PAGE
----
She had rented and was living in the safe house used by the Tupac Amaru 
Revolutionary Movement as it prepared to raid Congress.

Berenson was sent to a barebones Peruvian prison high in the Andes, at 
12,700 feet.

The altitude affected her health and eventually — after pressure from 
U.S. officials — she was moved and later allowed to live in Lima.

As she and her son Salvador left Peru Wednesday night — ringed by police 
— some people shouted “Get out of here, terrorist!”

In a text message to the Associated Press, Berenson said the experience 
was “incredibly surreal although entirely typical.”


  After 20-year sentence in Peru, Lori Berenson returns to New York


By Eduardo Munoz and Mauricio Ramirez

NEW YORK (Reuters) - New Yorker Lori Berenson, who was convicted of 
aiding leftist rebels in Peru 20 years ago, returned to her hometown on 

Berenson, 46, emerged from a terminal at John F. Kennedy International 
Airport and said she was glad to be home after finishing a 20-year 
sentence for supporting the Tupac Amaru Revolutionary Movement, or MRTA, 
a guerilla group that was active in the 1980s and 1990s.

“I’m very grateful to everyone who’s helped me, and I’m happy to be with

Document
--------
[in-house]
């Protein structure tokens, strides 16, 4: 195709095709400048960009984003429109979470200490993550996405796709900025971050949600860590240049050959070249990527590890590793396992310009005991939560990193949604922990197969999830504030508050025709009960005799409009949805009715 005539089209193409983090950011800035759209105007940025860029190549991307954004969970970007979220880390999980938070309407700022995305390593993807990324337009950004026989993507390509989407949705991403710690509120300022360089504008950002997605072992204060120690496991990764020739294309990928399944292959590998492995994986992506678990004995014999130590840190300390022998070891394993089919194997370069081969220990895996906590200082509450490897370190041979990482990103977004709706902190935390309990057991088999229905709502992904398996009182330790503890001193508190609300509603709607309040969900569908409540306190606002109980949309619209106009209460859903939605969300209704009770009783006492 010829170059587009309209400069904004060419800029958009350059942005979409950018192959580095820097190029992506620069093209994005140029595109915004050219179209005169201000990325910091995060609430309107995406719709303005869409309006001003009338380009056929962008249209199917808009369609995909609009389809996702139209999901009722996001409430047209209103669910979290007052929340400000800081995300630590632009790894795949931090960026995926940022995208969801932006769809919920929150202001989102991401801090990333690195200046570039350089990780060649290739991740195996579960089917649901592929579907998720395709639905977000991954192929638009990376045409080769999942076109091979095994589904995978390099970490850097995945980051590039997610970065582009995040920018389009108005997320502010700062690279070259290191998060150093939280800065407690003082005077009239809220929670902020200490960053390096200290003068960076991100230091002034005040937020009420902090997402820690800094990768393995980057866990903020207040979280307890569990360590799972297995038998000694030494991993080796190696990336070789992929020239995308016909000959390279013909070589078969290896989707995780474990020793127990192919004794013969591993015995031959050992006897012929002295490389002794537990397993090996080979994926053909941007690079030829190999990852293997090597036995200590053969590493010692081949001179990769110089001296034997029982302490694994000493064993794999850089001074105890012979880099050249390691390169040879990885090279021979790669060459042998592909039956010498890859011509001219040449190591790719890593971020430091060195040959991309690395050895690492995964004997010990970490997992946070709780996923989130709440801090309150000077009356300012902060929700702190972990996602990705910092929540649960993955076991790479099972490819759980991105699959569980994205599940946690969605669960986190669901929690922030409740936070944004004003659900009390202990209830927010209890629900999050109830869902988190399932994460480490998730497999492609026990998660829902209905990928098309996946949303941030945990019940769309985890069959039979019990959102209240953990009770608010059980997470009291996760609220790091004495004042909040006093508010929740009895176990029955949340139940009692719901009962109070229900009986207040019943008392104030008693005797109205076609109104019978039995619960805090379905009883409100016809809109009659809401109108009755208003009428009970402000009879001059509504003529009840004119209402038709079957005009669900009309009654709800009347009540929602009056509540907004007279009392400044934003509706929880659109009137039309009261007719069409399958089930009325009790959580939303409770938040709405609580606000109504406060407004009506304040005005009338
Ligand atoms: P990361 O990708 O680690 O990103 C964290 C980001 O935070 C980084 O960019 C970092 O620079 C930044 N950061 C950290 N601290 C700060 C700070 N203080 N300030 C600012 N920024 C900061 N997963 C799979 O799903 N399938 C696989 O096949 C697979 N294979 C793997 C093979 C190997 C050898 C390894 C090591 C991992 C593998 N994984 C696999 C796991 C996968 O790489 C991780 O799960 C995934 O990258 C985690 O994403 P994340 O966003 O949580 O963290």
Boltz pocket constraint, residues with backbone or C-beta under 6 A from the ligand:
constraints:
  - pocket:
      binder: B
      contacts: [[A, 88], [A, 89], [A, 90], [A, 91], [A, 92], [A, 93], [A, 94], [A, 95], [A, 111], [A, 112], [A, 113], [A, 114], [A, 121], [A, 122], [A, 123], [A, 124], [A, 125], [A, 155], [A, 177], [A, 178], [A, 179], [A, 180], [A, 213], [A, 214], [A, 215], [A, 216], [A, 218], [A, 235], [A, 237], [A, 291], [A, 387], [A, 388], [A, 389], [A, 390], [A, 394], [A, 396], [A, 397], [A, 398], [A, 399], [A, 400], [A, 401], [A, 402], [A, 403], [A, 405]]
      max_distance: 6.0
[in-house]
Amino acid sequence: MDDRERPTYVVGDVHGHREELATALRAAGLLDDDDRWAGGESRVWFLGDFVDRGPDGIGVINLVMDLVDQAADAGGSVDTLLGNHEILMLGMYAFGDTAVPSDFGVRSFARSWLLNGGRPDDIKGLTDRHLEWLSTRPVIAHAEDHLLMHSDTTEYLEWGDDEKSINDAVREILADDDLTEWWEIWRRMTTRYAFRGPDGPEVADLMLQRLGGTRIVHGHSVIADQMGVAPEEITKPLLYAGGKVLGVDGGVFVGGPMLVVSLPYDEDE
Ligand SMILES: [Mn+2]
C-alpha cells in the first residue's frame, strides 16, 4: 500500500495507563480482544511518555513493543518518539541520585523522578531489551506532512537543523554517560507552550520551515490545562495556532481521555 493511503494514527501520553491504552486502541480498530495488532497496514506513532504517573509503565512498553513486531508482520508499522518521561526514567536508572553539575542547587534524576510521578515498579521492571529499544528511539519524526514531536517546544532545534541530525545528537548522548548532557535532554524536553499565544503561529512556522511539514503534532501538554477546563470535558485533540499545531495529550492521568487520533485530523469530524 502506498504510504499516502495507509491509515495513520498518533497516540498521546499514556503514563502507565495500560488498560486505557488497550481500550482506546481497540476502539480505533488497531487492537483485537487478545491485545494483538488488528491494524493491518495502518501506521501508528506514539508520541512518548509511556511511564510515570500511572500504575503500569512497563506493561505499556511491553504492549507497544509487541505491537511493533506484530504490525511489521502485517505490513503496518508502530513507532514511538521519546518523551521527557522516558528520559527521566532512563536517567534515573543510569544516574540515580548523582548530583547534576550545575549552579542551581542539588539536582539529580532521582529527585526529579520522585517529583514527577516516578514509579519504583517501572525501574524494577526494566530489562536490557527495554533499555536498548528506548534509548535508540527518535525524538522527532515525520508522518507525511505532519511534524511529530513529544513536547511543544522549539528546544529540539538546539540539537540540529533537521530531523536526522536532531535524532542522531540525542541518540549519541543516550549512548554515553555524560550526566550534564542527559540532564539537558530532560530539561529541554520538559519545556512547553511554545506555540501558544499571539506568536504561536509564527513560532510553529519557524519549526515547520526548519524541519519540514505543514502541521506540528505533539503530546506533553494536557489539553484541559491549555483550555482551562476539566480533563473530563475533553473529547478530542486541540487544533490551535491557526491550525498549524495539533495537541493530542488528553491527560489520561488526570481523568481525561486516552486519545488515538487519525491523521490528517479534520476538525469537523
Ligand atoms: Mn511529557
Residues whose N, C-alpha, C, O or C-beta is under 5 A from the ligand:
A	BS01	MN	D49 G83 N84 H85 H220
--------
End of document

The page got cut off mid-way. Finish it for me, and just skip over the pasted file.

my family,” said Berenson, who was casually dressed with her hair pulled 
back in a ponytail. She declined further comment.

Berenson's attorney Anibal Apari said on Tuesday that she would be 
traveling with her 6-year-old son, Salvador, who was born while she in a 
Peruvian prison. Apari is the boy's father. Berenson left the airport in 
a private car and the boy's whereabouts were not known.

Apari, a former member of MRTA, and Berenson met in 1997 while they were 
both in prison.

The daughter of college professors from Manhattan, Berenson had left her 
studies at Massachusetts Institute of Technology and went to Latin 
America to support leftist movements. She is among a number of people in 
Peru finishing sentences for crimes linked to the country's civil war, 
in which an estimated 69,000 people died.

Berenson was convicted of supporting MRTA but was never convicted of 
participating in violent acts.

A military tribunal sentenced her to life in prison under counter 
terrorism laws, but she was retried in a civilian court and her sentence 
was reduced after pressure from her parents, human rights groups and the 
U.S. government.

She served 15 years in prison, part of it in solitary confinement, and 
the past five years on parole.

Berenson and her son had come to the United States in 2011, but returned 
to Peru after authorities there passed a law barring foreigners 
convicted of terrorism-related crimes from travel.

Freedom Archives 522 Valencia Street San Francisco, CA 94110 415 
863.9977 www.freedomarchives.org
-------------- next part --------------
An HTML attachment was scrubbed...
URL: <http://freedomarchives.org/pipermail/ppnews_freedomarchives.org/attachments/20151204/c673fb0b/attachment.html>

More information about the PPnews mailing list